Analogy To Risk Assessment

I am known to drive quite the collection of vehicles, from antique to modern and there are quite significant differences in the range. Give me the antique anytime in an accident. I was once in an accident in one of the antiques and that vehicle today rolls on whereas the other newer vehicle involved went to the scrap yard the day of the accident. If maintained properly and consistently, the antiques will outlast the newer ones any time. The newer ones have a gear ratio getting you there quicker, but come an accident or issue, the new ones leave you sitting as they are simply more disposable and replaceable. The key is you must replace them. They are not made to be other than disposable.

Risk assessments are much the same. We know we have to have them. Vendors can provide you with them turnkey. Consider the Identity Theft Red Flags of November 9, 2007 (72 FR 63718) and the associated risk assessment (12 CFR 334.90 (c). At any point in time you could have purchased and/or had this assessment done by a vendor for your institution and you would have been there at that point. But if this assessment you purchased was never maintained by the vendor as your institution and its risk changed due to product delivery, ID theft risk losses, and changes in ID theft risk controls, it became a scrap yard item pretty quickly. In daily risk assessment usage and in an exam, a risk assessment never maintained is worthless.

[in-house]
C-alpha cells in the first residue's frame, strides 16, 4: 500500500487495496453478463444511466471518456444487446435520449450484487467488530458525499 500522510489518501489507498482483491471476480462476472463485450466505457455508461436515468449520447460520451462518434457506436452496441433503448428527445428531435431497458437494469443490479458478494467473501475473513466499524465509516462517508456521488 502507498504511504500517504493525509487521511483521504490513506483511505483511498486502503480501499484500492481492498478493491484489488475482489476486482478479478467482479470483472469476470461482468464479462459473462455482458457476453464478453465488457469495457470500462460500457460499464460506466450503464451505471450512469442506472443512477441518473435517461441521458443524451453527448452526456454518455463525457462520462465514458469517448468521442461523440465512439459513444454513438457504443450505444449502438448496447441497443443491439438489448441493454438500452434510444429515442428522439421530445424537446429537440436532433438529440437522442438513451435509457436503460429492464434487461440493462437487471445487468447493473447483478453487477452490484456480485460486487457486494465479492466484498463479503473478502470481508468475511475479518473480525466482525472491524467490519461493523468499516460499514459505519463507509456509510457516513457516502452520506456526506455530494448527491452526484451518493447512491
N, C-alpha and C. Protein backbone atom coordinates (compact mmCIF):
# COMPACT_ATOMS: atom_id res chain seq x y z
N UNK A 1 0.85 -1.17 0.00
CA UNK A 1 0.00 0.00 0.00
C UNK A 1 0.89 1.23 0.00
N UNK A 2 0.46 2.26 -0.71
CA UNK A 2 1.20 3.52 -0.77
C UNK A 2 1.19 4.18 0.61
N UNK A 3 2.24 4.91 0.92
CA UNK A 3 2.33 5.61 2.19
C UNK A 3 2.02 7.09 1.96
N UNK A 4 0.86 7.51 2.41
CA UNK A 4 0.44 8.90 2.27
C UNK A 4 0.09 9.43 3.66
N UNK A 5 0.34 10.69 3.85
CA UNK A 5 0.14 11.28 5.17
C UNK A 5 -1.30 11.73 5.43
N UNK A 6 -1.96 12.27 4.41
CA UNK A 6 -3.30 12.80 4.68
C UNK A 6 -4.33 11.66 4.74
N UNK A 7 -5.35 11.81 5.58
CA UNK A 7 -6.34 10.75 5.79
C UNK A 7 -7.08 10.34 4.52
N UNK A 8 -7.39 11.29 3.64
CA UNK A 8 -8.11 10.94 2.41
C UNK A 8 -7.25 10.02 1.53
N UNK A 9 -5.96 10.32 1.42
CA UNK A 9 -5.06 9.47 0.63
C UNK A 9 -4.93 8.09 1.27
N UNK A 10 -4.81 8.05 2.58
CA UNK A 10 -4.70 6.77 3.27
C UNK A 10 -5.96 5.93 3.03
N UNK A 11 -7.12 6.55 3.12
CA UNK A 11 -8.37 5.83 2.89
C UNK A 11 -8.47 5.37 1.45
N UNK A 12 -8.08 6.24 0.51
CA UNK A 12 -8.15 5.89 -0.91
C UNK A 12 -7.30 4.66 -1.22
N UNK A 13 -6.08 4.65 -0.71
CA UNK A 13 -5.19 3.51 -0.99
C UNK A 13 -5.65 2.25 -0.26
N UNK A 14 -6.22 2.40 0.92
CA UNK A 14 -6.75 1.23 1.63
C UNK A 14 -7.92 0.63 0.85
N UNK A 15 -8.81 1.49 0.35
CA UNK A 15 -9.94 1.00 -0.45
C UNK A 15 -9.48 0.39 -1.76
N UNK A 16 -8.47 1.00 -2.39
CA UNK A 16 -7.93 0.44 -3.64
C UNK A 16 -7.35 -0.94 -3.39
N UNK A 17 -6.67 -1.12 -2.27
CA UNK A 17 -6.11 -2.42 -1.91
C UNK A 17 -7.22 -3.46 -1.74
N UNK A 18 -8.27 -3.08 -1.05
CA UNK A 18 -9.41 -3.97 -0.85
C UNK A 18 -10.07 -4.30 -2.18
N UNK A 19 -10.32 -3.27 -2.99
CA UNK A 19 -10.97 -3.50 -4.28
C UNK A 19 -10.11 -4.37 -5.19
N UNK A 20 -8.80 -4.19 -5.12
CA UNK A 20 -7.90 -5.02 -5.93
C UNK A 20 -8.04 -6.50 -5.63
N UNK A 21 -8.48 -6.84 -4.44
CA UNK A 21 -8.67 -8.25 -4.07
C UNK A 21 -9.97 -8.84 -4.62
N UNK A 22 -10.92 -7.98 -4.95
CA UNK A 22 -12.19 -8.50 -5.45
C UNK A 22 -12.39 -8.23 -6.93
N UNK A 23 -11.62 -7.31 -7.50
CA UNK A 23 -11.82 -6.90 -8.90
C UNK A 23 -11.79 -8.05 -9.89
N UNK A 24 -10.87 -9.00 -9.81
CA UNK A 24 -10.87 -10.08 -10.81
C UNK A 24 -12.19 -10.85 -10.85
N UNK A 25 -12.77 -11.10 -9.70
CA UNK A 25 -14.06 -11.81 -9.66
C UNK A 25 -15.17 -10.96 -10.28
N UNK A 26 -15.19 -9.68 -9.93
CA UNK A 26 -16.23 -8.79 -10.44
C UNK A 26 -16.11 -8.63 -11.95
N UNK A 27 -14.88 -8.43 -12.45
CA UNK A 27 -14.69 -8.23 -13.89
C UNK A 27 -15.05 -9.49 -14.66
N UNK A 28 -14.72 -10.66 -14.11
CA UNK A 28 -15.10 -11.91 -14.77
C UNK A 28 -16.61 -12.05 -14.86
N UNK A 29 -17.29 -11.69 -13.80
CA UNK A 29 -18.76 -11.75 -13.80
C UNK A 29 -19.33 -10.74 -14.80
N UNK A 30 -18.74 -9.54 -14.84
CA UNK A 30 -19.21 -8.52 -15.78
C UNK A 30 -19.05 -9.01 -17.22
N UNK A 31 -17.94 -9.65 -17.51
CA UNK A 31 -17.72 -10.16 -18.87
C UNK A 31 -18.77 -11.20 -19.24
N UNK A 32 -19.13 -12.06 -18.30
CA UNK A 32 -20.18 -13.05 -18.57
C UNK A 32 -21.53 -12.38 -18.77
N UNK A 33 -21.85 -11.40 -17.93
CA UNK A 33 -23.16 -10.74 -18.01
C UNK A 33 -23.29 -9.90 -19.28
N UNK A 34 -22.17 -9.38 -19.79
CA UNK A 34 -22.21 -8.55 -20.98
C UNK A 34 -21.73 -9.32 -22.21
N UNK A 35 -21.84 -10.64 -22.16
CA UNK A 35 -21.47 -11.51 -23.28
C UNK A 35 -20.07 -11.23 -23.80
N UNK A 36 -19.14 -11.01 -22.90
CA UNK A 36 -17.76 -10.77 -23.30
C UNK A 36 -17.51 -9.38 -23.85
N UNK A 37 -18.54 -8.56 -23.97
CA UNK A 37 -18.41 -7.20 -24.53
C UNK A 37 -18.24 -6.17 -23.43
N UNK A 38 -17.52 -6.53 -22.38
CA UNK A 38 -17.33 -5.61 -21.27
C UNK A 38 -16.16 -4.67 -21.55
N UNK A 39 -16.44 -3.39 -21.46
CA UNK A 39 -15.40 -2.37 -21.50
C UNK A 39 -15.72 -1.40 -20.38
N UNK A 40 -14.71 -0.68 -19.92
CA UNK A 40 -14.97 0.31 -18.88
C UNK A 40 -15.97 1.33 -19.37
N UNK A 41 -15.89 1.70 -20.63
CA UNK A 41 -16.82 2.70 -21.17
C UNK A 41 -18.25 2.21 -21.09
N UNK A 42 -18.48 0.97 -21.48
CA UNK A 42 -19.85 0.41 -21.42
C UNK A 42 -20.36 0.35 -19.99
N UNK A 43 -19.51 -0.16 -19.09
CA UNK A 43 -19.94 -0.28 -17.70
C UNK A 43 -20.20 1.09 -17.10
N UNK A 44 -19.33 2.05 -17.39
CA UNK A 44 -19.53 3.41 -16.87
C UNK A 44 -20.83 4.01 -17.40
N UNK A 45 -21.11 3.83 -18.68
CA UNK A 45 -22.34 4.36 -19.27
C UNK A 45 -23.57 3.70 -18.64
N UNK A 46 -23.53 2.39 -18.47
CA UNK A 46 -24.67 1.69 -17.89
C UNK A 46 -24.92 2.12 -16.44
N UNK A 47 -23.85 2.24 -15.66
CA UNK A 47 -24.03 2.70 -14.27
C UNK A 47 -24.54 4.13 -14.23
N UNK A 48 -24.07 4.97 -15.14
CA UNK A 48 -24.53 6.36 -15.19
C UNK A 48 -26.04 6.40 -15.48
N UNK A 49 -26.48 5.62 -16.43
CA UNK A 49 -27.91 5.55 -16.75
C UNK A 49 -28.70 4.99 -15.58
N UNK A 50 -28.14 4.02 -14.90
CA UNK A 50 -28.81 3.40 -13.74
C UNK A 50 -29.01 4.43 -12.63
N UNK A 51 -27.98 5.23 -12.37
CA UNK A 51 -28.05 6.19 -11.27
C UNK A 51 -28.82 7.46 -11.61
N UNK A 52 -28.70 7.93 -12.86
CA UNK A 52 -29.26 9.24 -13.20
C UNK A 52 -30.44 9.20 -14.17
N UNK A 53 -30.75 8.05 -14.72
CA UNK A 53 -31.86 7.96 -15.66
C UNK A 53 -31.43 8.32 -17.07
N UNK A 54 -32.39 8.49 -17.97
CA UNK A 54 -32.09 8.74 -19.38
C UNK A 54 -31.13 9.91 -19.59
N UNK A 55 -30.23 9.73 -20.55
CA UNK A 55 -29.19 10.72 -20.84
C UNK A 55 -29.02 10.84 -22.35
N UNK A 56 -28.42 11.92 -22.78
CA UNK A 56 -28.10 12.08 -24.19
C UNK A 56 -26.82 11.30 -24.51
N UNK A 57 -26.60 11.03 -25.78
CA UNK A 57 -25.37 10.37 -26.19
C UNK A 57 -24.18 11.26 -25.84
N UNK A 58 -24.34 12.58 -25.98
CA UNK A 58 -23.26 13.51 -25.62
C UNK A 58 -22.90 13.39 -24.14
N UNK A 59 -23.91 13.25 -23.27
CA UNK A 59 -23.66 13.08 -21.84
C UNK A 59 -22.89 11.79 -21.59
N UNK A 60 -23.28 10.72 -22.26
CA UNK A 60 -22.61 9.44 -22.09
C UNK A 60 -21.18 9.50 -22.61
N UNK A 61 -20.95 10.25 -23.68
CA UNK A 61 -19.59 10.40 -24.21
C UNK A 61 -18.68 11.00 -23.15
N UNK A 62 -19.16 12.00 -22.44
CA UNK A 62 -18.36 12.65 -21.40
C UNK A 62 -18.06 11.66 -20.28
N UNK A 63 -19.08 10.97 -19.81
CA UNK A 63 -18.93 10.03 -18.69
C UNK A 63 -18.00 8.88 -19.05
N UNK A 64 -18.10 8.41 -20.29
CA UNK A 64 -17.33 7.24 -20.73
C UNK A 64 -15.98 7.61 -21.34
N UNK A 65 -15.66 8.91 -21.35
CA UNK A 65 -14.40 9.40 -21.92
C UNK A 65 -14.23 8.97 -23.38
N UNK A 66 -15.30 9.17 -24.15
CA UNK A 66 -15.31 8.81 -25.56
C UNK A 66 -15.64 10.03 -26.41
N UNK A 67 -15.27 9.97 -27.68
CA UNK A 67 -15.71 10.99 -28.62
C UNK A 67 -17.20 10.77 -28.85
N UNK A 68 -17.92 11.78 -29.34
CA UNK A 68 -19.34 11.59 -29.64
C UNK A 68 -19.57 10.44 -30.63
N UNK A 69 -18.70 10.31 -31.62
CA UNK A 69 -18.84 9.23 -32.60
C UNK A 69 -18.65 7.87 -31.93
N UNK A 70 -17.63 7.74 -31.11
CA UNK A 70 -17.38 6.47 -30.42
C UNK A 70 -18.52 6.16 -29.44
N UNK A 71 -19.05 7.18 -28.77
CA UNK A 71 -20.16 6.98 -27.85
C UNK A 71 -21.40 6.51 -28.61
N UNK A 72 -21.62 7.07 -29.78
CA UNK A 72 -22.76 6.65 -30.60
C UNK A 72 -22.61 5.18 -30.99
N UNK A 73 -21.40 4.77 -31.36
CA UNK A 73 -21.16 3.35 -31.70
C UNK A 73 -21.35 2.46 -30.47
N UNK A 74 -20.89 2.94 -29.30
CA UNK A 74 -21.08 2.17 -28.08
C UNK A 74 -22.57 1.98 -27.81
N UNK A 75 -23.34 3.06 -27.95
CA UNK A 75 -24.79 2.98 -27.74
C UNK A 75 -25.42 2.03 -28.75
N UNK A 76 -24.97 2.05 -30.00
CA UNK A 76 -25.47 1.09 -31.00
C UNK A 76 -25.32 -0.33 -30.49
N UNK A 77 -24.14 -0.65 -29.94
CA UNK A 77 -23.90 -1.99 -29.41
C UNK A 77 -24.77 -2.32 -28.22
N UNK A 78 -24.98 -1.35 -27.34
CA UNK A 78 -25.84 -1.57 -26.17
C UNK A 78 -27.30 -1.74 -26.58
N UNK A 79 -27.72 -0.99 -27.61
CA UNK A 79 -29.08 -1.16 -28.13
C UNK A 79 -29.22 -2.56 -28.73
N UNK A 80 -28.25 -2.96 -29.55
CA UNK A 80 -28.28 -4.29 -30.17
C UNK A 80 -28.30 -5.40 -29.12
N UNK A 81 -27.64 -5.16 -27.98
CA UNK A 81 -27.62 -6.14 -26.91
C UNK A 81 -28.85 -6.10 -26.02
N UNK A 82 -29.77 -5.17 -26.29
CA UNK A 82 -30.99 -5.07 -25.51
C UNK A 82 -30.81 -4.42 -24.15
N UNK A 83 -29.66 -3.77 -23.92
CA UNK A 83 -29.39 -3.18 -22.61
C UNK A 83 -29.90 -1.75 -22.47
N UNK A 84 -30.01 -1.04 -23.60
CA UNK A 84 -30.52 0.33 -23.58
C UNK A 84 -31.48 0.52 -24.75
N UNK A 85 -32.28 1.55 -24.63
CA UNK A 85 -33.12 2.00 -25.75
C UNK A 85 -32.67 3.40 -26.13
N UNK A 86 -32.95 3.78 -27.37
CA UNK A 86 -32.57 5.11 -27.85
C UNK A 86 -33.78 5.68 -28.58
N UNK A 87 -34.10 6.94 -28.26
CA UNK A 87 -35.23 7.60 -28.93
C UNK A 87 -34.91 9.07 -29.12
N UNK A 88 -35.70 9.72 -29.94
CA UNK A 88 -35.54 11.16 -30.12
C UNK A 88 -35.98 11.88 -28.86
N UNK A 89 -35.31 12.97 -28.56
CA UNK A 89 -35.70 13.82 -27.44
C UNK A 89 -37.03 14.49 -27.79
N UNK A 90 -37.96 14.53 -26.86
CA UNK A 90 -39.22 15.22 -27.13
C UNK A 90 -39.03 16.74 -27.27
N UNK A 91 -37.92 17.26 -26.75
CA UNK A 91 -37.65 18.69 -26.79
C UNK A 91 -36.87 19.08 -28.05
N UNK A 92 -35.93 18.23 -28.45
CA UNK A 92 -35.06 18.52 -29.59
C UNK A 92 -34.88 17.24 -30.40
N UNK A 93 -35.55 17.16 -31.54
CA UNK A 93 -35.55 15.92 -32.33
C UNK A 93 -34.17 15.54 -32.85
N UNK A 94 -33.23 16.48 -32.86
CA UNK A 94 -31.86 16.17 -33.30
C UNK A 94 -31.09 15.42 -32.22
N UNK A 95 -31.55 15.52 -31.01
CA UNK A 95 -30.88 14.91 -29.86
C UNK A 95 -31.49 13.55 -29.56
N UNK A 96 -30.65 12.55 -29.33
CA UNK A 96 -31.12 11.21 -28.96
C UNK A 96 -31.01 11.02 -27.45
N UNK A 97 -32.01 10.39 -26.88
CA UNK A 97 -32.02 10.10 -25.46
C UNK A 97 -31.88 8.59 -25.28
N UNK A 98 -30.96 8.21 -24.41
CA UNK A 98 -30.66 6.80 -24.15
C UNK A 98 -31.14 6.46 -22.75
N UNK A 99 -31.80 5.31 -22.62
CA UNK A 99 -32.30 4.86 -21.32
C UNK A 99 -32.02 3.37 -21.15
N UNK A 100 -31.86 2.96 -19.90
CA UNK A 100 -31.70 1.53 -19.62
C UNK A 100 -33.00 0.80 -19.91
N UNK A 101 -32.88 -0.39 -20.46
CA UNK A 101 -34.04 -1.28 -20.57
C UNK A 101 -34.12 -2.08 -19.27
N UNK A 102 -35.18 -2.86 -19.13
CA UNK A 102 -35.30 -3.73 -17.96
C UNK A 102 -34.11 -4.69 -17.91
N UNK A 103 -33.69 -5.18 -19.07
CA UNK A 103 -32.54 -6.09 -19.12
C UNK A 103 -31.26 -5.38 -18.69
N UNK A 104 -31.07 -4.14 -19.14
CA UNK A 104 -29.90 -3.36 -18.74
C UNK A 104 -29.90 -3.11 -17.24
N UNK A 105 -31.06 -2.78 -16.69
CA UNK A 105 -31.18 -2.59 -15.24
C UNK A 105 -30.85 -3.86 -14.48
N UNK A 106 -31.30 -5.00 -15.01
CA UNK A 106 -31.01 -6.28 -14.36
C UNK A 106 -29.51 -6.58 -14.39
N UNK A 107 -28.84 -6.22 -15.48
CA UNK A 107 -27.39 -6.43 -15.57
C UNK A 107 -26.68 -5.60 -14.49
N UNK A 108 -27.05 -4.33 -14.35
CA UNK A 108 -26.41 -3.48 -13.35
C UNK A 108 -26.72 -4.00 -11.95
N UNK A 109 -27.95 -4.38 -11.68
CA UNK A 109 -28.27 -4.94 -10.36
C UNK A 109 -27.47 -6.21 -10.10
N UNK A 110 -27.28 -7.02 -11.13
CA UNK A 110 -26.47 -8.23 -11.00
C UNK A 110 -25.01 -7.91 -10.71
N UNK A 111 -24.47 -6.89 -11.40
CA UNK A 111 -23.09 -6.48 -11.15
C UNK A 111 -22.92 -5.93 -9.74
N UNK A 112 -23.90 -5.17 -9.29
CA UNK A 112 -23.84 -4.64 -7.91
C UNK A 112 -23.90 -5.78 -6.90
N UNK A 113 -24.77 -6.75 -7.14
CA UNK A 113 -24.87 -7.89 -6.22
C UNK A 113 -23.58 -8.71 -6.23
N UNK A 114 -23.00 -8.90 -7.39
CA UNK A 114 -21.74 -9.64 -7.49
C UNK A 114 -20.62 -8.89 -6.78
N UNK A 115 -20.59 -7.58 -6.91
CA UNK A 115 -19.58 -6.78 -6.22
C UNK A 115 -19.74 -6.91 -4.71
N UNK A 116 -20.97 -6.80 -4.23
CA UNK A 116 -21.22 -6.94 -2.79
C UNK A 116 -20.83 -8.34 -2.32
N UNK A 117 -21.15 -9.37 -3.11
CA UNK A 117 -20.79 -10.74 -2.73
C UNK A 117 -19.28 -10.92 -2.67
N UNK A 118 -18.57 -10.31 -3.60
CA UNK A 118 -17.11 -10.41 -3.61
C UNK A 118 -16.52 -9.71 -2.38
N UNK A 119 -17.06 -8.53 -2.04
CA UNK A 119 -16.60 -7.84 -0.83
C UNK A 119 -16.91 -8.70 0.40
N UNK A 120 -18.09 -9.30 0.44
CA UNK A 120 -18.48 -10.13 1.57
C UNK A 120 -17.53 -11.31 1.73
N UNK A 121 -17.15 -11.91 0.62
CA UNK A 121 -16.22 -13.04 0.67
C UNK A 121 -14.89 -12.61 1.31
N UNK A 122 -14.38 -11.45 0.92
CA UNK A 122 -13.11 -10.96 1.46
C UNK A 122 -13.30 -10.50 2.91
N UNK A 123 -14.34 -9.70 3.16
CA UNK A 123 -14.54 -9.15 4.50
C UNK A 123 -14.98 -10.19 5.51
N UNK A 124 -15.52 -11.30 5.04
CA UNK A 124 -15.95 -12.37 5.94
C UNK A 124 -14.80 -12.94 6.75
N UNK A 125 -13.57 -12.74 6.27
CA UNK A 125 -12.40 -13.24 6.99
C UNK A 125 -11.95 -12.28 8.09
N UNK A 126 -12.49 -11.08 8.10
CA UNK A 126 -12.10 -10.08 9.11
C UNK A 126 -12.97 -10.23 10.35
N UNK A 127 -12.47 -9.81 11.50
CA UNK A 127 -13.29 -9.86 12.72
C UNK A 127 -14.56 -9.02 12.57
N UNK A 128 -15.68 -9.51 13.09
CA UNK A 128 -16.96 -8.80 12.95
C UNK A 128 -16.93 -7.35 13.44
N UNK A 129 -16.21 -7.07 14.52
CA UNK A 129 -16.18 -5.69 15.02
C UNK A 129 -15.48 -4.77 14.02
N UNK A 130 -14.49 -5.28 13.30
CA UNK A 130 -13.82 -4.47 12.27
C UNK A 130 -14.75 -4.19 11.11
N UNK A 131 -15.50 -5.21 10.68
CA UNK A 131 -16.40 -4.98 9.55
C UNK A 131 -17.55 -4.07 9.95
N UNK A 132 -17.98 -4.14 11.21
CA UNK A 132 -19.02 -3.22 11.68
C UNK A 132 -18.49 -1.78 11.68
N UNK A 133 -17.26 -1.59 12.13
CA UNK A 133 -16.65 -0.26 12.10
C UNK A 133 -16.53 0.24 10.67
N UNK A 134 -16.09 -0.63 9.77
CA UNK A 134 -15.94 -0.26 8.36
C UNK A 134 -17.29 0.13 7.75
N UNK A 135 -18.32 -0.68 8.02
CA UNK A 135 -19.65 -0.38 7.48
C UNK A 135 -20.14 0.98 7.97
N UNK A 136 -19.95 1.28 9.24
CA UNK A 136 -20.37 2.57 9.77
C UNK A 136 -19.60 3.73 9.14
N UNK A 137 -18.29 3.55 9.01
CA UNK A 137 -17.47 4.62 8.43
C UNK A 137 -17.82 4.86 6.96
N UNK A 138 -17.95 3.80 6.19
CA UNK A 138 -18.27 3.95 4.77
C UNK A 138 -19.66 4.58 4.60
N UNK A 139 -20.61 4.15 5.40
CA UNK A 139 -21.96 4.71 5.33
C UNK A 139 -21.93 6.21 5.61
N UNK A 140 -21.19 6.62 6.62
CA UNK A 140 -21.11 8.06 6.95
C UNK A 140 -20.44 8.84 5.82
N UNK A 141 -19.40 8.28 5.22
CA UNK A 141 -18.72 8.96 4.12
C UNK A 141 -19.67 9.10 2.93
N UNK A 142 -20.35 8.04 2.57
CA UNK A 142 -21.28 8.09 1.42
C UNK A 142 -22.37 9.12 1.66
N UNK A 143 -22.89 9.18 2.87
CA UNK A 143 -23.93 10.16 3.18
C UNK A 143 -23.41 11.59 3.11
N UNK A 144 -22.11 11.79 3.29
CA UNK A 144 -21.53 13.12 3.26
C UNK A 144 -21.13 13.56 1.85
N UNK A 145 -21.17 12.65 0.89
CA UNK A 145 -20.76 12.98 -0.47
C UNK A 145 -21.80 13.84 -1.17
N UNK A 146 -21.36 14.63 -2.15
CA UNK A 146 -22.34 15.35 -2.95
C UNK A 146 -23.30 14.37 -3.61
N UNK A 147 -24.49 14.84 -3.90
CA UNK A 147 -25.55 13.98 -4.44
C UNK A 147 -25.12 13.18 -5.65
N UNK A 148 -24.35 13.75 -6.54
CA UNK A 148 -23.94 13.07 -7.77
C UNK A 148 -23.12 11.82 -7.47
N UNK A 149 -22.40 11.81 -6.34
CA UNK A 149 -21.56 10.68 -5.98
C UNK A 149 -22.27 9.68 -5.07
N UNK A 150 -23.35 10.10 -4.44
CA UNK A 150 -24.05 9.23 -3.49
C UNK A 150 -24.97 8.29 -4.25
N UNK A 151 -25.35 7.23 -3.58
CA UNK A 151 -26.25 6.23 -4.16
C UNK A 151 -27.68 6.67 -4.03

But you could have maintained a risk assessment and still be rolling along. In the ID theft risk assessment alone, think of the variable factors involved likely involving significant change over time. To name just a few:

  • Type and volume of covered accounts

  • Methods to open and access

  • ID theft experience

  • ID theft risk factors including wire transfers and notices of warnings from a Consumer Reporting Agency

  • ID theft risk associated with suspicious documents

  • ID theft risk associated with consumer report inconsistent patterns of activity

  • ID theft risk associated with suspicious personal identifying information

  • ID theft risk associated with dishonest employees, spyware, phishing, hacking or pharming

You and/or your BSA officer are right there daily and know your history of ID theft at your institution as well as changes in controls implemented in response to technology changes, product delivery changes, or lessons learned from actual ID theft at your institution.

So, who could better keep the ID theft risk assessment maintained than you at your institution? Hence, make sure you have a risk assessment vehicle that is maintainable and maintained. If so, you will continue to roll along.